Quote of the Day: Jonathan Papelbon expounds on the highs and lows of closing

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Jonathan Papelbon has not been Mr. Popular in Philadelphia, not after he was frequently unreliable last season, lost several MPH on his fastball, and blew a save in incredulous fashion against the Rangers on Wednesday. Fortunately for him, though, manager Ryne Sandberg stuck with him and asked him to get the save on Saturday afternoon against the Cubs. He did, nailing down the 2-0 victory for the Phillies.

After the game, Papelbon was asked about the ups and downs of being a closer. Via MLB.com’s Todd Zolecki on Twitter, Papelbon used an interesting analogy:

Space Mountain, for the uninitiated, is the name of a roller coaster at Disney World. Papelbon went back into serious mode, adding that he recognizes the need to be a pitcher as opposed to a thrower, considering he was only registering 90-91 MPH against the Cubs.

Papelbon, 33, is in the third year of a four-year, $50 million deal with the Phillies. However, he has a fifth-year option for 2016 worth $13 million that can potentially vest, as it requires the right-hander to finish 55 games in 2015 or finish 100 combined games between 2014-15. It’s certainly a contract GM Ruben Amaro is starting to regret.

No one pounds the zone anymore

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“Work fast and throw strikes” has long been the top conventional wisdom for those preaching pitching success. The “work fast” part of that has increasingly gone by the wayside, however, as pitchers take more and more time to throw pitches in an effort to max out their effort and, thus, their velocity with each pitch.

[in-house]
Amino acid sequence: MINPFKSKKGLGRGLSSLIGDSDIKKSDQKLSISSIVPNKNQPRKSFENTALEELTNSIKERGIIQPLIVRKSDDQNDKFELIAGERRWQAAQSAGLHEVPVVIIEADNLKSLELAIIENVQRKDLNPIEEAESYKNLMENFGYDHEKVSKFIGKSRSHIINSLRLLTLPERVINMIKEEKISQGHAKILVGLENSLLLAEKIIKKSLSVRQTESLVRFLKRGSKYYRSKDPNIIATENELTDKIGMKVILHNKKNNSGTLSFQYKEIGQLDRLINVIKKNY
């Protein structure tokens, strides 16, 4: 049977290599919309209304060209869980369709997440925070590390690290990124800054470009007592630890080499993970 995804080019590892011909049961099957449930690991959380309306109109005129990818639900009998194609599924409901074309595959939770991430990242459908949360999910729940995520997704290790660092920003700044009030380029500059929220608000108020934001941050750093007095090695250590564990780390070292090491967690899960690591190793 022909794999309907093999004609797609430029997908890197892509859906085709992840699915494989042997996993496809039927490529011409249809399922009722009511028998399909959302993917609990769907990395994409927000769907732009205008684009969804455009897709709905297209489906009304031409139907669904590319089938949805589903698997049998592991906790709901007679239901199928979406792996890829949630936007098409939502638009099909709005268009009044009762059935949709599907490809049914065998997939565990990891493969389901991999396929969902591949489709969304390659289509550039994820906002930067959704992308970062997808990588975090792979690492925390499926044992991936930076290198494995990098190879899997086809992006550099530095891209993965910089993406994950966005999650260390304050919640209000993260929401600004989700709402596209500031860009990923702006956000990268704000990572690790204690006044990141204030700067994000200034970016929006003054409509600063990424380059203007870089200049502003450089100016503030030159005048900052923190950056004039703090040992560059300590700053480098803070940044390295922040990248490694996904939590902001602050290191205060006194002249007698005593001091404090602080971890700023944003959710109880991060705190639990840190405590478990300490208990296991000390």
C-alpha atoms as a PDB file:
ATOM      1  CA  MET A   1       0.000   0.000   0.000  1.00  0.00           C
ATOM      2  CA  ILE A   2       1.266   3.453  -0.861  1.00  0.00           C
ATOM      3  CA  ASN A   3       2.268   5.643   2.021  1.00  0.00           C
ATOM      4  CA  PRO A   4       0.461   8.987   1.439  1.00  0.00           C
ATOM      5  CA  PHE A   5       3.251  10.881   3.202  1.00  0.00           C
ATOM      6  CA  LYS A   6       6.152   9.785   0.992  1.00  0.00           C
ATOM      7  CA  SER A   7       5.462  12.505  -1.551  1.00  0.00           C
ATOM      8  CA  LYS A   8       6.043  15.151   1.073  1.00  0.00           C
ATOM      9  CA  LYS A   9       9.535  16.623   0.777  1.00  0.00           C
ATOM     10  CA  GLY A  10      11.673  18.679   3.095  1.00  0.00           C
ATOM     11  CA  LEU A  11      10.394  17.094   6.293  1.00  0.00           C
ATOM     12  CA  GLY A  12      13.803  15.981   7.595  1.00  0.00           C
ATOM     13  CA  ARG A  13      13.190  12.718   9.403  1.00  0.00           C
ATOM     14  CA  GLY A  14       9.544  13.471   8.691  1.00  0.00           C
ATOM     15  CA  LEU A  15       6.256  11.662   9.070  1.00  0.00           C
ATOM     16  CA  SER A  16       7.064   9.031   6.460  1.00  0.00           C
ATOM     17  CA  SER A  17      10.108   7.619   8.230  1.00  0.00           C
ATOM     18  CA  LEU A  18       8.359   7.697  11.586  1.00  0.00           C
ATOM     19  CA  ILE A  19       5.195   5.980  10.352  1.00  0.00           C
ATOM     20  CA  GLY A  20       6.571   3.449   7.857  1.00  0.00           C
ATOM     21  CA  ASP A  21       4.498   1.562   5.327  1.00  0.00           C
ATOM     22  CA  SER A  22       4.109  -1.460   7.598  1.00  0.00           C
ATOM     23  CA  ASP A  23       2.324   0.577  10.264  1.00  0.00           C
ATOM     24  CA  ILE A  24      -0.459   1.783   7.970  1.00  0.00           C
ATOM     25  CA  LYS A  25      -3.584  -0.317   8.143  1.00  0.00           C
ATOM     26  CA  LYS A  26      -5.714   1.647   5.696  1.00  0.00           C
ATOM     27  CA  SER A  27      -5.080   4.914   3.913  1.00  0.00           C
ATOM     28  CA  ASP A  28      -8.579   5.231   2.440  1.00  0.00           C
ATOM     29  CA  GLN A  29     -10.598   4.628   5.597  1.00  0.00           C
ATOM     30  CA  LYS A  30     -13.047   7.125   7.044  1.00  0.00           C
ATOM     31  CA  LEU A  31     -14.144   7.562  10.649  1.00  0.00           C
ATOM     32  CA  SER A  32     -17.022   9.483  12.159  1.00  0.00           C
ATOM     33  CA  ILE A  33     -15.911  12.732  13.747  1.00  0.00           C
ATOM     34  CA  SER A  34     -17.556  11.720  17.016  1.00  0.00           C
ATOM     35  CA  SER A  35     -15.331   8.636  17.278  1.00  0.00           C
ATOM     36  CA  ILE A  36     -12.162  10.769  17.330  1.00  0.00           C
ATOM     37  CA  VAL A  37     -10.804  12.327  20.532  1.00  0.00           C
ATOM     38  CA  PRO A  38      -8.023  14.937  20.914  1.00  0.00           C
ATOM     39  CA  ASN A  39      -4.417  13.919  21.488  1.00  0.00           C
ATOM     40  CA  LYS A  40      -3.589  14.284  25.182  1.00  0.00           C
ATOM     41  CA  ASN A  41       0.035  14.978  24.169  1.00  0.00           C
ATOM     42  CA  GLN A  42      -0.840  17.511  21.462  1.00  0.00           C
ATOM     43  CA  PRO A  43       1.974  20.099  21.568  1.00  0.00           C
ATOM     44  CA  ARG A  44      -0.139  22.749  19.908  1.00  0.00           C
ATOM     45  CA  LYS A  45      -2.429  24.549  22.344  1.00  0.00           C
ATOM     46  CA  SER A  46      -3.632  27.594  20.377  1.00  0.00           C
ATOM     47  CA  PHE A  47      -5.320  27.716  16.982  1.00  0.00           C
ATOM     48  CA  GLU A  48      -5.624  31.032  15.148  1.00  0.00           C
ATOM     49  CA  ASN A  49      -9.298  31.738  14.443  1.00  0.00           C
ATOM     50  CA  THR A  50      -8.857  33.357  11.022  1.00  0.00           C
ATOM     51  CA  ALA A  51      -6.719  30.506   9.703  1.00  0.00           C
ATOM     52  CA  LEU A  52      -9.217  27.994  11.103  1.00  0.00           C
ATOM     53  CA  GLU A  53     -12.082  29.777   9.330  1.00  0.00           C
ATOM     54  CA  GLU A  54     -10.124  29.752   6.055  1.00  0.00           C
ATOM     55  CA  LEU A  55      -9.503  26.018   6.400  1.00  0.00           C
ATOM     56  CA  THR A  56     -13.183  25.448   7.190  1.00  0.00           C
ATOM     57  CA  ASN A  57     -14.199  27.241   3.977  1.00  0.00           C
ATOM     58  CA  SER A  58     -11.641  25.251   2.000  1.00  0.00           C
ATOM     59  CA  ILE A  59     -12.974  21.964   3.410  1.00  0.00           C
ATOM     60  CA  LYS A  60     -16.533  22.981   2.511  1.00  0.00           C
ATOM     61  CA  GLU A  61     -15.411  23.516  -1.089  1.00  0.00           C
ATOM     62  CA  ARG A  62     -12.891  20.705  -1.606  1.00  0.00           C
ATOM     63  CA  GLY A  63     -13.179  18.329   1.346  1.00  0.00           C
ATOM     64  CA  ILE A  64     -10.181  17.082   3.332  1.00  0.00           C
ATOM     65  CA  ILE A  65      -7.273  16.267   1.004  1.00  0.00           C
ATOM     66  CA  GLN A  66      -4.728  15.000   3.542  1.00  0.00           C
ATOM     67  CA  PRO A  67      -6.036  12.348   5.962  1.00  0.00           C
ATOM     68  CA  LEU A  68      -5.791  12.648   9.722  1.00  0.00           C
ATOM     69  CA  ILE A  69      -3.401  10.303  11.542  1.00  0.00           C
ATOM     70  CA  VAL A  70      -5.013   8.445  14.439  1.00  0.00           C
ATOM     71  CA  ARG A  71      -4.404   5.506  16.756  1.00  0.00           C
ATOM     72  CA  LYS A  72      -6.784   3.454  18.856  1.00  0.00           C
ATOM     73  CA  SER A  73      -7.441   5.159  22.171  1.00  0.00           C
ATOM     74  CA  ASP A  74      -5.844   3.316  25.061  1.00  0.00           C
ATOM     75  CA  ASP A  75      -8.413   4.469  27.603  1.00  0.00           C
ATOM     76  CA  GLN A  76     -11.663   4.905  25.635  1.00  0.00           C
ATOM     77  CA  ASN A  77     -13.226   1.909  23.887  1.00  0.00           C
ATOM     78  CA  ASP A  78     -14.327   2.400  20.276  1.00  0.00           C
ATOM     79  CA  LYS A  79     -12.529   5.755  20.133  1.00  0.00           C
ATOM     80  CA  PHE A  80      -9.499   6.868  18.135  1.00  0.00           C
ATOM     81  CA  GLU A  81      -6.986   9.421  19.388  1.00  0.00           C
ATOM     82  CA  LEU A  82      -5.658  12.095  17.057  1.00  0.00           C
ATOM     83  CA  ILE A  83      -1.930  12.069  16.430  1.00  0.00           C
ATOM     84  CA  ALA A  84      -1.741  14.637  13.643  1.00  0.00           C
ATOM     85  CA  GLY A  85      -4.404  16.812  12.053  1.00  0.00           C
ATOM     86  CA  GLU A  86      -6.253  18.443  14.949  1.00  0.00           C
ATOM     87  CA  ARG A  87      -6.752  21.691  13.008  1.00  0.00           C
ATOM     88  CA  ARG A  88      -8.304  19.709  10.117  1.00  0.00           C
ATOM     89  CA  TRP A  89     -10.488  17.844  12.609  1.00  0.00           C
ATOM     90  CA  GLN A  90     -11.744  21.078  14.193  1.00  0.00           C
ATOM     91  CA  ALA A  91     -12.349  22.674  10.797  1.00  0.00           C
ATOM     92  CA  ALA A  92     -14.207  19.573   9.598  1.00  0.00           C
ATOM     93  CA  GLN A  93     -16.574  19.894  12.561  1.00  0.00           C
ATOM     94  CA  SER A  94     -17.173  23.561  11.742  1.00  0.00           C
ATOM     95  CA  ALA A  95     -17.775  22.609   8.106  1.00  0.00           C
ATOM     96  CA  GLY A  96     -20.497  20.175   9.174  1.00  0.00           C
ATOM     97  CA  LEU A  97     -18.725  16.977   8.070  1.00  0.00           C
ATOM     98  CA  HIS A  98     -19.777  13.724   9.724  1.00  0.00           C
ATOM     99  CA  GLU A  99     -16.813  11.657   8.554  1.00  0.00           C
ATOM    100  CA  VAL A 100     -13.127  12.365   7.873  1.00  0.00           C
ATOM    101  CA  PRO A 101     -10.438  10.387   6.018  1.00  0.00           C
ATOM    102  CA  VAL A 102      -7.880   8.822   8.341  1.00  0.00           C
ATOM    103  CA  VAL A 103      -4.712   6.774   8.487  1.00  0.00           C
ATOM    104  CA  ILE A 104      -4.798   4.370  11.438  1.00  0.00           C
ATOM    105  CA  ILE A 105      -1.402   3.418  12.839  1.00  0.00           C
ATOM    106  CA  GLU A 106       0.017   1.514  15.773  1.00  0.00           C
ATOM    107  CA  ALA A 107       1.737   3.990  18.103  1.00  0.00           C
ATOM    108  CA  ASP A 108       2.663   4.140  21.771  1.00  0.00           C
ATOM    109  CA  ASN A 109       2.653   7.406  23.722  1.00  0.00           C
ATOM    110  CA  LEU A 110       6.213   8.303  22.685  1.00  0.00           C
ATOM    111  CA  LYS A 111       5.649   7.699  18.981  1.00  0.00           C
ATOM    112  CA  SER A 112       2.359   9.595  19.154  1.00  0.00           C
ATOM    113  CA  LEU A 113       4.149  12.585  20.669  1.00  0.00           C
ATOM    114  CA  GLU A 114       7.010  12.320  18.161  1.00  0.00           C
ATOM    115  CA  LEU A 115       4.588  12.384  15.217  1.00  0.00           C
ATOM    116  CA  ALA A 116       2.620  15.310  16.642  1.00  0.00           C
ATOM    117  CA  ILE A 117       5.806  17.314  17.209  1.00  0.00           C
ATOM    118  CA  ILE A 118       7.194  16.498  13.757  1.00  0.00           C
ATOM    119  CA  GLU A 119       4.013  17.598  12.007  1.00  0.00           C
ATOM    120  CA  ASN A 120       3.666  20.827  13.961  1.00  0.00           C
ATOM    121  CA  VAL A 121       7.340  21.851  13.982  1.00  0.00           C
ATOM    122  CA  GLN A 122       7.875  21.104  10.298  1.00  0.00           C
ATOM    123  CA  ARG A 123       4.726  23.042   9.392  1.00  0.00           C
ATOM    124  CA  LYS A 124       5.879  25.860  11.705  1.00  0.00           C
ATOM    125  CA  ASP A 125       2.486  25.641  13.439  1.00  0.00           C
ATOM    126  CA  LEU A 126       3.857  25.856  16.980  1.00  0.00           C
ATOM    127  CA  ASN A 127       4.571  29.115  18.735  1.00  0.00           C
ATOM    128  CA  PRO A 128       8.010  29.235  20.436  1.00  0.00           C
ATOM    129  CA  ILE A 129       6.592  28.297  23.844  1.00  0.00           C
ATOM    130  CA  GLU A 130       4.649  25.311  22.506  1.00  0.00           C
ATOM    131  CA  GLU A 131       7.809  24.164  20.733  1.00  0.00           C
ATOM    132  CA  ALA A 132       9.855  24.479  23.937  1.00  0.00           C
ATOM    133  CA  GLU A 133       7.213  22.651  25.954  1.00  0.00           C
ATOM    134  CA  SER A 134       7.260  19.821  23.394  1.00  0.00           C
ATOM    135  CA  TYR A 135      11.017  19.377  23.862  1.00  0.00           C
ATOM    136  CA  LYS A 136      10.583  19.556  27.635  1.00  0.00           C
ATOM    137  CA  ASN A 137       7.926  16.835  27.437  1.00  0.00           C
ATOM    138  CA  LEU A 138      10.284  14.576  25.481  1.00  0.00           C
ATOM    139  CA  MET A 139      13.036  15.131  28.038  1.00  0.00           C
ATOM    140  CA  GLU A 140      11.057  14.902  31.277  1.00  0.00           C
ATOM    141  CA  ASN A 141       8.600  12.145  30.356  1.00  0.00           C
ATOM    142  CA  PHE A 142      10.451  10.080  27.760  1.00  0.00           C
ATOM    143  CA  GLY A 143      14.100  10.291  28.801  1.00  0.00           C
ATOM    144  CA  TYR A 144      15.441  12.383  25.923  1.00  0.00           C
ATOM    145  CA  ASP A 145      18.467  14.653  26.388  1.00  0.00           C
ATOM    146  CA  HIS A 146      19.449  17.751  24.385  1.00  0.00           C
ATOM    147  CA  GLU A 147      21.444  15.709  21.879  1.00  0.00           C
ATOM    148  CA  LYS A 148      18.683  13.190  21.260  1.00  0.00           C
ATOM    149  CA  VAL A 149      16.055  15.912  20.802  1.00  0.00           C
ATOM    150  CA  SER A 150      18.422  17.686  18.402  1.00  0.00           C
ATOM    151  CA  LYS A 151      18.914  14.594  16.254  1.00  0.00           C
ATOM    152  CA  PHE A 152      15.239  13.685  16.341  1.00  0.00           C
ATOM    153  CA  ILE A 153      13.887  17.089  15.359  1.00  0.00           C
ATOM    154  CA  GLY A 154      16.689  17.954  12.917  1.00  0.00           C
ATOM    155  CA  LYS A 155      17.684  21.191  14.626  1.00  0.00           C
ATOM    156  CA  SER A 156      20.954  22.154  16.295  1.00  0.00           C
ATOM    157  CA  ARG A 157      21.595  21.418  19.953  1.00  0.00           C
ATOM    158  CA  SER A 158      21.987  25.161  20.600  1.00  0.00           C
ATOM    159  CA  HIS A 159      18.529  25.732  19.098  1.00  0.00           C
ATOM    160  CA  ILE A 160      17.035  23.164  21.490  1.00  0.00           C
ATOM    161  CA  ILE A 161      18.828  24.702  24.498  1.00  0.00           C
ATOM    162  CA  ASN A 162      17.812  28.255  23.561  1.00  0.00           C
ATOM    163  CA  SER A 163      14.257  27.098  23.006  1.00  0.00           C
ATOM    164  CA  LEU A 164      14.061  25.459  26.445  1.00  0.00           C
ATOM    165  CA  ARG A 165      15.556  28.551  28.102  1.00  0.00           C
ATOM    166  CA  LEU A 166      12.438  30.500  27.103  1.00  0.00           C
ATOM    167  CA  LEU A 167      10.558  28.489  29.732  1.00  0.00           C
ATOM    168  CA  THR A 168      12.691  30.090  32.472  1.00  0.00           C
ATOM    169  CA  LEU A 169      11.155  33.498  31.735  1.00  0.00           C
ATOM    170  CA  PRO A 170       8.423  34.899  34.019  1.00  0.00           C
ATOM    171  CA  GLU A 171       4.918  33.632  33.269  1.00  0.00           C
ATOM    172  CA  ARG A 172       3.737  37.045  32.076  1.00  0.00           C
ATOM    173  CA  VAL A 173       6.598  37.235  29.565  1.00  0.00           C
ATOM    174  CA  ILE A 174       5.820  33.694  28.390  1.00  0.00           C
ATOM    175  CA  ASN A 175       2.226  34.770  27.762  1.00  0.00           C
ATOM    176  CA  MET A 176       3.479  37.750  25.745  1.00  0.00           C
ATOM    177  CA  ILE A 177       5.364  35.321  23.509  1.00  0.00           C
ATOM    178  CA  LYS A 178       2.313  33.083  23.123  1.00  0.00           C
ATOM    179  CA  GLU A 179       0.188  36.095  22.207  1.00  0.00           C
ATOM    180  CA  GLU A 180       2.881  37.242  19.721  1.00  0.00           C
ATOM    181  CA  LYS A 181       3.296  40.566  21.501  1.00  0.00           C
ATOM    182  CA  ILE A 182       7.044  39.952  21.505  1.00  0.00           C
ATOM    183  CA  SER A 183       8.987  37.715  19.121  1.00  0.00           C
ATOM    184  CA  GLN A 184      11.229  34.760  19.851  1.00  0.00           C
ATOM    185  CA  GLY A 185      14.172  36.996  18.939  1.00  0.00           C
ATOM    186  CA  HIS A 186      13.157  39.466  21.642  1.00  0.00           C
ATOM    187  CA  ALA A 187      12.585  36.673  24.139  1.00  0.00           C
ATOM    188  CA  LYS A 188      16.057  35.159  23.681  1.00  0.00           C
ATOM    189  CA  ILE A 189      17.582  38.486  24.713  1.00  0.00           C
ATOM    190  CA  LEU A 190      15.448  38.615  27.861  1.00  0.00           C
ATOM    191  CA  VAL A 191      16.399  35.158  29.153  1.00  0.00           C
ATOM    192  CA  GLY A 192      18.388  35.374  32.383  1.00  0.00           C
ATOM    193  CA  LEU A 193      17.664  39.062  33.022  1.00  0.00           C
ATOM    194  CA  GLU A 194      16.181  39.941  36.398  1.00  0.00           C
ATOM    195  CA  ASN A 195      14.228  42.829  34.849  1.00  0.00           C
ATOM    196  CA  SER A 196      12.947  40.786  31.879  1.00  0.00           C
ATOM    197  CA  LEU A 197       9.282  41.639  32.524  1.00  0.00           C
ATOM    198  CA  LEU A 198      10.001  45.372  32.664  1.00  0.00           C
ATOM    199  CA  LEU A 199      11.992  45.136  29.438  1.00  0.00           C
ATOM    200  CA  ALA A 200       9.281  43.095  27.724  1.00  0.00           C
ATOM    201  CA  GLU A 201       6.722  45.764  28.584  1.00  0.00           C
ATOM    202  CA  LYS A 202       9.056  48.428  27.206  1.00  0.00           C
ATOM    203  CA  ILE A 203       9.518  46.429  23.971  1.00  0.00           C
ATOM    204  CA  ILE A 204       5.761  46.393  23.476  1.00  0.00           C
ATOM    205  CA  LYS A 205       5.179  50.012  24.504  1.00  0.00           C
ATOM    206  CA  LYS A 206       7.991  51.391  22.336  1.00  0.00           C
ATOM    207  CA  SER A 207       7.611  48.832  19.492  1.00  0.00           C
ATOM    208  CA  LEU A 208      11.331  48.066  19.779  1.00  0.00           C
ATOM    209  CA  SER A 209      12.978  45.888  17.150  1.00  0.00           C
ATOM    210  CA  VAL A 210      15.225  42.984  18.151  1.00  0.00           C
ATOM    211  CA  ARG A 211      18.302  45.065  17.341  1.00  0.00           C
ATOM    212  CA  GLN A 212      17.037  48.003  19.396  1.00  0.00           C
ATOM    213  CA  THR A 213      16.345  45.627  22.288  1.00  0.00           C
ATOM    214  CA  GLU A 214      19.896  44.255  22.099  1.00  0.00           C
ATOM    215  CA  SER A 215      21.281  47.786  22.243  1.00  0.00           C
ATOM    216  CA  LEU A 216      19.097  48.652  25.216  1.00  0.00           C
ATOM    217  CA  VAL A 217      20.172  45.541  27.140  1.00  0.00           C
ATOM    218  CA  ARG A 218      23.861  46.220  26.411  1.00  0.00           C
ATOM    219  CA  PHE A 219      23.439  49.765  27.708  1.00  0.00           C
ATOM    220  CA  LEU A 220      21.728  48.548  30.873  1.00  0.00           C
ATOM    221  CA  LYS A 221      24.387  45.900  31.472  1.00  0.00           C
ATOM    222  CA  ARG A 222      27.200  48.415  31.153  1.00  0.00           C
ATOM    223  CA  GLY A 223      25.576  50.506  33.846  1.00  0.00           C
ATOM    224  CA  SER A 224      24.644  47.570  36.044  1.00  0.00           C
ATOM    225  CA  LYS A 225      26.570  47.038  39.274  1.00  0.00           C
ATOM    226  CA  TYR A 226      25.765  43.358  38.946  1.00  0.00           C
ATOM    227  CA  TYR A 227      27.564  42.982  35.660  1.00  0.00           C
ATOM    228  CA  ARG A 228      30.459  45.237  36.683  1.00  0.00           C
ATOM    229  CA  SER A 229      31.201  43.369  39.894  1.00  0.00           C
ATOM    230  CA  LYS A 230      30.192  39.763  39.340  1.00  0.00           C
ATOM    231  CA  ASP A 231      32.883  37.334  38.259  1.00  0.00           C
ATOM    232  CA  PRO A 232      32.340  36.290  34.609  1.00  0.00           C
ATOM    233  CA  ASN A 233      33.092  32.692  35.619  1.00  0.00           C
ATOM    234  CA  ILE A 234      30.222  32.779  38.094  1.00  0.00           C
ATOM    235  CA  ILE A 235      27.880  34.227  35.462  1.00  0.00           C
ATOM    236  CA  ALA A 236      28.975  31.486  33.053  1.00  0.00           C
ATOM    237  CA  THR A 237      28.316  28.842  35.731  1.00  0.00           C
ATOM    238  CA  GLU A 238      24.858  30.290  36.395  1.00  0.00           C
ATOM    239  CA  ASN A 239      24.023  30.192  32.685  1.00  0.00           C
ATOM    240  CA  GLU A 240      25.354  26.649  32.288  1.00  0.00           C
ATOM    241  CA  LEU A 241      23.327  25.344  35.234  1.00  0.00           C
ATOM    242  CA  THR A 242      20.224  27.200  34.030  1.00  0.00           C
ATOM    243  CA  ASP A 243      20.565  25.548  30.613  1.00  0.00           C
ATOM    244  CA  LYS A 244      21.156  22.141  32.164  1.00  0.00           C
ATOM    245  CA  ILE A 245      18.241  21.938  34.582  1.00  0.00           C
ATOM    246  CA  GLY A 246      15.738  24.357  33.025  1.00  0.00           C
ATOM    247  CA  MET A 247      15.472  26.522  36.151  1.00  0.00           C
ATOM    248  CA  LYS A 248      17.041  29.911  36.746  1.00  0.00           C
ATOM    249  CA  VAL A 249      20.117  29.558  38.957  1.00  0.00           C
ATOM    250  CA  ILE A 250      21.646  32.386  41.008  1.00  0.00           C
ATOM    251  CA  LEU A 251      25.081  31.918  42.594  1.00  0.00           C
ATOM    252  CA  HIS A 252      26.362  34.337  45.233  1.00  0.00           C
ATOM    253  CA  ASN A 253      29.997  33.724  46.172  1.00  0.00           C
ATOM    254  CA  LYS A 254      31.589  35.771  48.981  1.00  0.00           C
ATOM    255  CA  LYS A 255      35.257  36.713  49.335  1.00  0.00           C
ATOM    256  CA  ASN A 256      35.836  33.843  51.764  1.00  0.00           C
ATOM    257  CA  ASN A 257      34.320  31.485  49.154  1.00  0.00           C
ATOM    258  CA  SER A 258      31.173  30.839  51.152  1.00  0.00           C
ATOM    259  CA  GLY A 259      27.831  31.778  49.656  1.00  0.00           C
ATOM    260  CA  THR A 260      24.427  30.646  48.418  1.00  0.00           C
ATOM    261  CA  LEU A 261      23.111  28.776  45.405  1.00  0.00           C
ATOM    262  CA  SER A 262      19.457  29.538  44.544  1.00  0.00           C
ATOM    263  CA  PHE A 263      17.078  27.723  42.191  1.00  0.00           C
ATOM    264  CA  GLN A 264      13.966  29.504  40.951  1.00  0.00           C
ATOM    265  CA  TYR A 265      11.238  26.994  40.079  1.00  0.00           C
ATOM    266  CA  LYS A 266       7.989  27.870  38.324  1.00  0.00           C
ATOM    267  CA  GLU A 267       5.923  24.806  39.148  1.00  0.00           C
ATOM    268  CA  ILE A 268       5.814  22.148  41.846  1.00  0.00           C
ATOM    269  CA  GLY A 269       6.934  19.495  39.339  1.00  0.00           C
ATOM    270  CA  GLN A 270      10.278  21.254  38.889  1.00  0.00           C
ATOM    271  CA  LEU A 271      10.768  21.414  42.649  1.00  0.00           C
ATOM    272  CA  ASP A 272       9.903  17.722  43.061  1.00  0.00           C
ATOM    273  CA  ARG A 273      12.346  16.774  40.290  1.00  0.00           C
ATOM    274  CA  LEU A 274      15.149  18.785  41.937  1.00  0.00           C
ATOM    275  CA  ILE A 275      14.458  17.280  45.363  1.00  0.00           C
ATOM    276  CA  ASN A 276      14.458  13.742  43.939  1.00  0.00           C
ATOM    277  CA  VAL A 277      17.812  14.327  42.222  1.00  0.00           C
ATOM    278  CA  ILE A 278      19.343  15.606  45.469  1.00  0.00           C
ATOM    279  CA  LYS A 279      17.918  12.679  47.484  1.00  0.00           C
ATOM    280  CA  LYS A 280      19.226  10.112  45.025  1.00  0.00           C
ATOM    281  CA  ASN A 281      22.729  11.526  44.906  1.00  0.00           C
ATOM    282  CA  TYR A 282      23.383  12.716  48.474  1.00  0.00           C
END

Now, as Ben Lindbergh of The Ringer reports, the “throw strikes” part of it is going out of style too:

Pitchers are throwing fewer pitches inside the strike zone than ever previously recorded . . . A decade ago, more than half of all pitches ended up in the strike zone. Today, that rate has fallen below 47 percent.

There are a couple of reasons for this. Most notable among them, Lindbergh says, being pitchers’ increasing reliance on curves, sliders and splitters as primary pitches, with said pitches not being in the zone by design. Lindbergh doesn’t mention it, but I’d guess that an increased emphasis on catchers’ framing plays a role too, with teams increasingly selecting for catchers who can turn balls that are actually out of the zone into strikes. If you have one of those beasts, why bother throwing something directly over the plate?

There is an unintended downside to all of this: a lack of action. As Lindbergh notes — and as you’ve not doubt noticed while watching games — there are more walks and strikeouts, there is more weak contact from guys chasing bad pitches and, as a result, games and at bats are going longer.

As always, such insights are interesting. As is so often the case these days, however, such insights serve as an unpleasant reminder of why the on-field product is so unsatisfying in so many ways in recent years.